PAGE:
'Studio City' Actor Scott Turner Schofield Slams Trump's Revoking of Trans Health Care Protections

Schofield, the first transgender man to receive a Daytime Emmy nomination, urged members of the LGBTQ community to rise up and act against the administration's latest policy rollback.

Scott Turner Schofield, the first transgender man to be nominated for a Daytime Emmy, called out President Donald Trump's decision to roll back protections for transgender people. 

"I was floored to learn that three months into a global pandemic that has killed hundreds of thousands of people and exactly four years after a gunman murdered LGBTQ+ people, specifically Latinx, at the Pulse nightclub in Orlando, the Trump administration announced its 150th attack on LGBTQ Americans by erasing protections for transgender people in health care," said Schofield, who received a Daytime Emmy nomination for his work on the Amazon series Studio City

The Trump administration's latest policy means removing nondiscrimination protections for the LGBTQ community. The Friday decision reverses Obama-era protections for transgender patients against discrimination from health insurance companies, medical facilities and doctors, limiting treatments for transgender people "simply because of who they are," Schofield said.

"If it sounds extreme, that's because it is," he said. "I've lived it."

Schofield recounted his own experience being denied medical attention for a respiratory illness based on his identity. The actor said that his former doctor accused him of lying and requested that he leave the office and never come back when the actor explained that he could lose coverage if he disclosed he was transgender.

Having received no treatment, Schofield also shared that he continued traveling and touring with the illness. It was only when he went to an emergency room that he received proper treatment, no questions asked.

"[The emergency room doctor] diagnosed me as part of a whooping cough epidemic and I realized that I had been traveling while dangerously contagious, because a doctor refused to treat me because I am transgender," he said.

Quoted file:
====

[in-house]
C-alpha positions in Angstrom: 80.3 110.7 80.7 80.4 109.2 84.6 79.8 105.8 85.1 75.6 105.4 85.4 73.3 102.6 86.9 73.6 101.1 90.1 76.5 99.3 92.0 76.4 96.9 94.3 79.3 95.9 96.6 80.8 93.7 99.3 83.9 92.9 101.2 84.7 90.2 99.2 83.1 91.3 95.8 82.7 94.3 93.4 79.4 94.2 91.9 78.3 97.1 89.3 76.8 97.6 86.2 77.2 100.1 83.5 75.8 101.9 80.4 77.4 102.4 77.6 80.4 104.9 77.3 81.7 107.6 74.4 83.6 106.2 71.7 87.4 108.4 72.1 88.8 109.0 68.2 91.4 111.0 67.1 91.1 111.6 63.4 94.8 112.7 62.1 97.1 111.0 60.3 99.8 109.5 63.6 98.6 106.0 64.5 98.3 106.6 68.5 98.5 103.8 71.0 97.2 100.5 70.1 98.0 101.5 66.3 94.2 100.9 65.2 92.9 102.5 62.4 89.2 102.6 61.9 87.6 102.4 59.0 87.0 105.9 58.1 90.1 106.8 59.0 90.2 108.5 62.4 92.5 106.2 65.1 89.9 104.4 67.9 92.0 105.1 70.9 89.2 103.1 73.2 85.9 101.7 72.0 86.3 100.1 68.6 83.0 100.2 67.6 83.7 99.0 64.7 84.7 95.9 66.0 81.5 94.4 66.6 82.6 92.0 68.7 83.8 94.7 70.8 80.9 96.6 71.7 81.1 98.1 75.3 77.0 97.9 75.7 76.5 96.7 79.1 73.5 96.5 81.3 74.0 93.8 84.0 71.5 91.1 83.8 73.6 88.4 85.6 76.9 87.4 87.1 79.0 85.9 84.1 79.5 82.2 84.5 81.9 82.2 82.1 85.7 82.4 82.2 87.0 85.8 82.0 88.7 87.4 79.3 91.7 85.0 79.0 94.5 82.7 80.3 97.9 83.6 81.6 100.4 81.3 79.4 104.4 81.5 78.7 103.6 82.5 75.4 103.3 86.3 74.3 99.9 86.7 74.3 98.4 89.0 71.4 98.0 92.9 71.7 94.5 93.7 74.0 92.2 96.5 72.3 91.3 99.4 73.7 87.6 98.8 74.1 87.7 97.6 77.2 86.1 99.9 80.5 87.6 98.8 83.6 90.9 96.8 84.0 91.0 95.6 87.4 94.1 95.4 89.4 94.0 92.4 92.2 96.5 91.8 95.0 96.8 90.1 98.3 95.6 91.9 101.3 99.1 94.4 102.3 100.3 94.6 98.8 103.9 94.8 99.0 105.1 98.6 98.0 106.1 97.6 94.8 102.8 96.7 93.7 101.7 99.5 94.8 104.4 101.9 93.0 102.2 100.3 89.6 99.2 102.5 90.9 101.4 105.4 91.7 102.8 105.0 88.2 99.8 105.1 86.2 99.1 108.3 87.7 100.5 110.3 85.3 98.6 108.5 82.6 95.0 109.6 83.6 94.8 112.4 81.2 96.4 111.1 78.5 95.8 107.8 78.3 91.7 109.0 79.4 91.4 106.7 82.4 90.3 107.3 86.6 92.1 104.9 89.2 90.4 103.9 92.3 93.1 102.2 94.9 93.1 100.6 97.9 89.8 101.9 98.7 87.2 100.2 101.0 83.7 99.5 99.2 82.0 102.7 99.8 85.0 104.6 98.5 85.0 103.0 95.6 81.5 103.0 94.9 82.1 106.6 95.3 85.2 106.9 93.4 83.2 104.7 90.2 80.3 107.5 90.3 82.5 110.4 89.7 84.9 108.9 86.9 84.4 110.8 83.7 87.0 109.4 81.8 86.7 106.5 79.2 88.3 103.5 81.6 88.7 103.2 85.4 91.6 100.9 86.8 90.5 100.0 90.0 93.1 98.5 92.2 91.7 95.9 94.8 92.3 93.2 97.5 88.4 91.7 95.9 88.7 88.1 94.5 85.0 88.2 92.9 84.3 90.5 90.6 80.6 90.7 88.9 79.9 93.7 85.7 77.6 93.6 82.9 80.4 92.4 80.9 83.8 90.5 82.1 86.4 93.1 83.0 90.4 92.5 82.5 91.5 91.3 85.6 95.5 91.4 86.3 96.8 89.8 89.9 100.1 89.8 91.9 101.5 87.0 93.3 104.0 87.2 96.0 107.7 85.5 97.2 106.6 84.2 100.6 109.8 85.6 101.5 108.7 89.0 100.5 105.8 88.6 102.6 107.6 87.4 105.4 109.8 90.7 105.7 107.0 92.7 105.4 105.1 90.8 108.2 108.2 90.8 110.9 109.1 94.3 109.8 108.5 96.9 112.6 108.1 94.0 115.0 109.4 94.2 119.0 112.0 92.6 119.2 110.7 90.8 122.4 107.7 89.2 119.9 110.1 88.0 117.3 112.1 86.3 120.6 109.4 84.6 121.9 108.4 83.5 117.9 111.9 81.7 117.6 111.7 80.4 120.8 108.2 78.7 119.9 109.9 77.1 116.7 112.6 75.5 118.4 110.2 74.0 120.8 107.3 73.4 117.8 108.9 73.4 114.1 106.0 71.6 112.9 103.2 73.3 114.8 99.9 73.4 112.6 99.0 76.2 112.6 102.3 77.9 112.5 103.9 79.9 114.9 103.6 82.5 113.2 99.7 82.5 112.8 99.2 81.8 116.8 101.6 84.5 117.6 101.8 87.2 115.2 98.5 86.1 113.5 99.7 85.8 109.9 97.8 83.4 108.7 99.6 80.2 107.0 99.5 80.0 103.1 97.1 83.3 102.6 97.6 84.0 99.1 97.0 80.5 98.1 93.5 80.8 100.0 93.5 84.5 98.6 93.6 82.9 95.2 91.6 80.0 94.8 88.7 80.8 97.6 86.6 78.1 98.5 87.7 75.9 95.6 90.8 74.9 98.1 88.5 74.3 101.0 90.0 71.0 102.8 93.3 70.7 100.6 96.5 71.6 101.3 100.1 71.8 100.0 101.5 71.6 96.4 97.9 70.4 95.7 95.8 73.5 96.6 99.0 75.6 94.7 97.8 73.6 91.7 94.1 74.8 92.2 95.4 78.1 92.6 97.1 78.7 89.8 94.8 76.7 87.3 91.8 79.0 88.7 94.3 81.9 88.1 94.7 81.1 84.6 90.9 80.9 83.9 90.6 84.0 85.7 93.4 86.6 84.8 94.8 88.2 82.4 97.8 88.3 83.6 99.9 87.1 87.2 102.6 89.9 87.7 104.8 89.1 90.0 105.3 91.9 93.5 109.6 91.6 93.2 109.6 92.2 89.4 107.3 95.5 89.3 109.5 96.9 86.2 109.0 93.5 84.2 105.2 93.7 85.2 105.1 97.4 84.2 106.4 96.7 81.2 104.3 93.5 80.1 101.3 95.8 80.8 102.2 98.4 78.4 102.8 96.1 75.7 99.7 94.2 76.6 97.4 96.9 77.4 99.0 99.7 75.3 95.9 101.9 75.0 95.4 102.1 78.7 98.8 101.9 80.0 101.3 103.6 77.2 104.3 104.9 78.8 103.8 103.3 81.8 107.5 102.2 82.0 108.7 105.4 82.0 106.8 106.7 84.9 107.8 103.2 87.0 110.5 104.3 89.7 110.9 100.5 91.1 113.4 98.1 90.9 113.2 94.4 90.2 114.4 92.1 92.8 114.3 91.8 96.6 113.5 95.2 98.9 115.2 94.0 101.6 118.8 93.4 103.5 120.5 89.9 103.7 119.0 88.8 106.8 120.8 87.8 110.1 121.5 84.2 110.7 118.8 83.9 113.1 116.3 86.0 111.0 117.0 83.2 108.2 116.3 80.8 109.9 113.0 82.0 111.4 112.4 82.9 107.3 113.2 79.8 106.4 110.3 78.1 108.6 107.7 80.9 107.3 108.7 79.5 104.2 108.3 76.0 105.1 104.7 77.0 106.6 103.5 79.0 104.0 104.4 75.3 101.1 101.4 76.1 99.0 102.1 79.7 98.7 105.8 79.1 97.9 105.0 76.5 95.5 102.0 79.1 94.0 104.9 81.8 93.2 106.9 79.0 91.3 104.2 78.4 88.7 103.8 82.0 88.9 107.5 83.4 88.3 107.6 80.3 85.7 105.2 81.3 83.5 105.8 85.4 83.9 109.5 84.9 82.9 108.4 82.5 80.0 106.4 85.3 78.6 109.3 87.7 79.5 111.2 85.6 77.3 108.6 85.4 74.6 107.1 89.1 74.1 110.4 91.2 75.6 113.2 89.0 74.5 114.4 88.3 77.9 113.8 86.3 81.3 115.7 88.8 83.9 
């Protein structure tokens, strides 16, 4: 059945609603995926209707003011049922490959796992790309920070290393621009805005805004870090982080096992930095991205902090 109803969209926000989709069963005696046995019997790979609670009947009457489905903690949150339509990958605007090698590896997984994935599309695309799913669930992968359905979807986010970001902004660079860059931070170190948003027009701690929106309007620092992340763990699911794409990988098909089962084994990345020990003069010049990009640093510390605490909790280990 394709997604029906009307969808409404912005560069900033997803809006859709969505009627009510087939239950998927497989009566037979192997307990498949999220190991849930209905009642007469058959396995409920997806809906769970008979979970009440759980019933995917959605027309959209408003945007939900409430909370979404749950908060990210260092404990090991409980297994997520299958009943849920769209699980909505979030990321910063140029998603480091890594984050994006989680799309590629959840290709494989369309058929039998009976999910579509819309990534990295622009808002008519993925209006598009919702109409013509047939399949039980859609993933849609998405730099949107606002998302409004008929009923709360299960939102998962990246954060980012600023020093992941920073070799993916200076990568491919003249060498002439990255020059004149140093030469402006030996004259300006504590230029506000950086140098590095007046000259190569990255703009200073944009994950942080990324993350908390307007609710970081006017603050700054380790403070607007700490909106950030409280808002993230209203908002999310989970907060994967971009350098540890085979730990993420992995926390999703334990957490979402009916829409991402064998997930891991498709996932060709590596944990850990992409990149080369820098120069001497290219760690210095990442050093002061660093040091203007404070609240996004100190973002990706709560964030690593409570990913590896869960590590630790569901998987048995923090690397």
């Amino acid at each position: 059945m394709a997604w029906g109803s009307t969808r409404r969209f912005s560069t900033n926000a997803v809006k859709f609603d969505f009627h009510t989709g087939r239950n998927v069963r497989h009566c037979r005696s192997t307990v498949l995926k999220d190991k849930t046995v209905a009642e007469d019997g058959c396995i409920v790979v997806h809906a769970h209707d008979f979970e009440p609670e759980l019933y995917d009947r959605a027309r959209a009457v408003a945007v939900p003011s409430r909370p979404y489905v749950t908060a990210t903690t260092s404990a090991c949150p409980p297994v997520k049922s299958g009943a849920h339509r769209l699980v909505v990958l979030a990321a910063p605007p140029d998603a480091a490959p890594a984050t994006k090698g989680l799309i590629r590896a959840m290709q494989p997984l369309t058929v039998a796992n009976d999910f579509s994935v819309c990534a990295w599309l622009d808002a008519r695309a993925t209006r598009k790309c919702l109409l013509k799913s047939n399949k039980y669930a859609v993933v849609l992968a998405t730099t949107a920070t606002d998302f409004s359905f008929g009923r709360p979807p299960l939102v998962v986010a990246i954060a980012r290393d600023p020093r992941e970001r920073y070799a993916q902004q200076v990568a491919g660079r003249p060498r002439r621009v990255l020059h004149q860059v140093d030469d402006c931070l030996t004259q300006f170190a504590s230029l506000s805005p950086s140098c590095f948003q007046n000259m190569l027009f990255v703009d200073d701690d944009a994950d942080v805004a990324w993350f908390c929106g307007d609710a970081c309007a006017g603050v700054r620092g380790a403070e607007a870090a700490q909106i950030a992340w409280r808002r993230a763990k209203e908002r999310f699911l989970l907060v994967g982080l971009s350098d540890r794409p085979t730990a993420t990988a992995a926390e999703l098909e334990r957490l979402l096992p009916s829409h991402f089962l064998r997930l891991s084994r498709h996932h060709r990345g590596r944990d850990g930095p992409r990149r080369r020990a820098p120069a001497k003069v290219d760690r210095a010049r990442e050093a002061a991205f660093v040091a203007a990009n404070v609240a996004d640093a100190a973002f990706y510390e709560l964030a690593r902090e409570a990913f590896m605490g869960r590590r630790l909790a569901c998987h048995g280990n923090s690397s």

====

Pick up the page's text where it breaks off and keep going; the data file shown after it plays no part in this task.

Schofield said that the COVID-19 outbreak sheds light on health inequalities among Black, Indigenous and POC communities. He also noted that Black transgender women are highly targeted for anti-LGBTQ+ crimes and violence and are at a higher risk for suicide.

While the White House's Friday decision may most directly affect transgender people, Schofield said that's no excuse for other members of the LGBTQ community sit idly by.

"If you don't think this affects you, the wording of this rollback leaves the door open to discrimination against the broader LGBTQ+ community," he said. "This is an all for one and one for all issue. We must rise up together, demand our human right for health care and vote like our lives depend on it."

The actor, whose other credits include The Bold and the Beautiful and the film The Conductor, released his call to action the same day as Billboard and The Hollywood Reporter's second annual Pride Summit and Prom.

Saturday's daylong summit featured insightful conversations about queer representation, empowerment and mentoring with Lena Waithe, Lilly Wachowski, Boy George and more. Performers included Trixie Mattel, Tove Lo, Tituss Burgess and Shea Diamond. 

The second annual Pride Prom and Summit supports The Trevor Project, the world's largest suicide prevention and crisis intervention organization for LGBTQ young people.

Follow the event at BBTHRPrideSummit.com.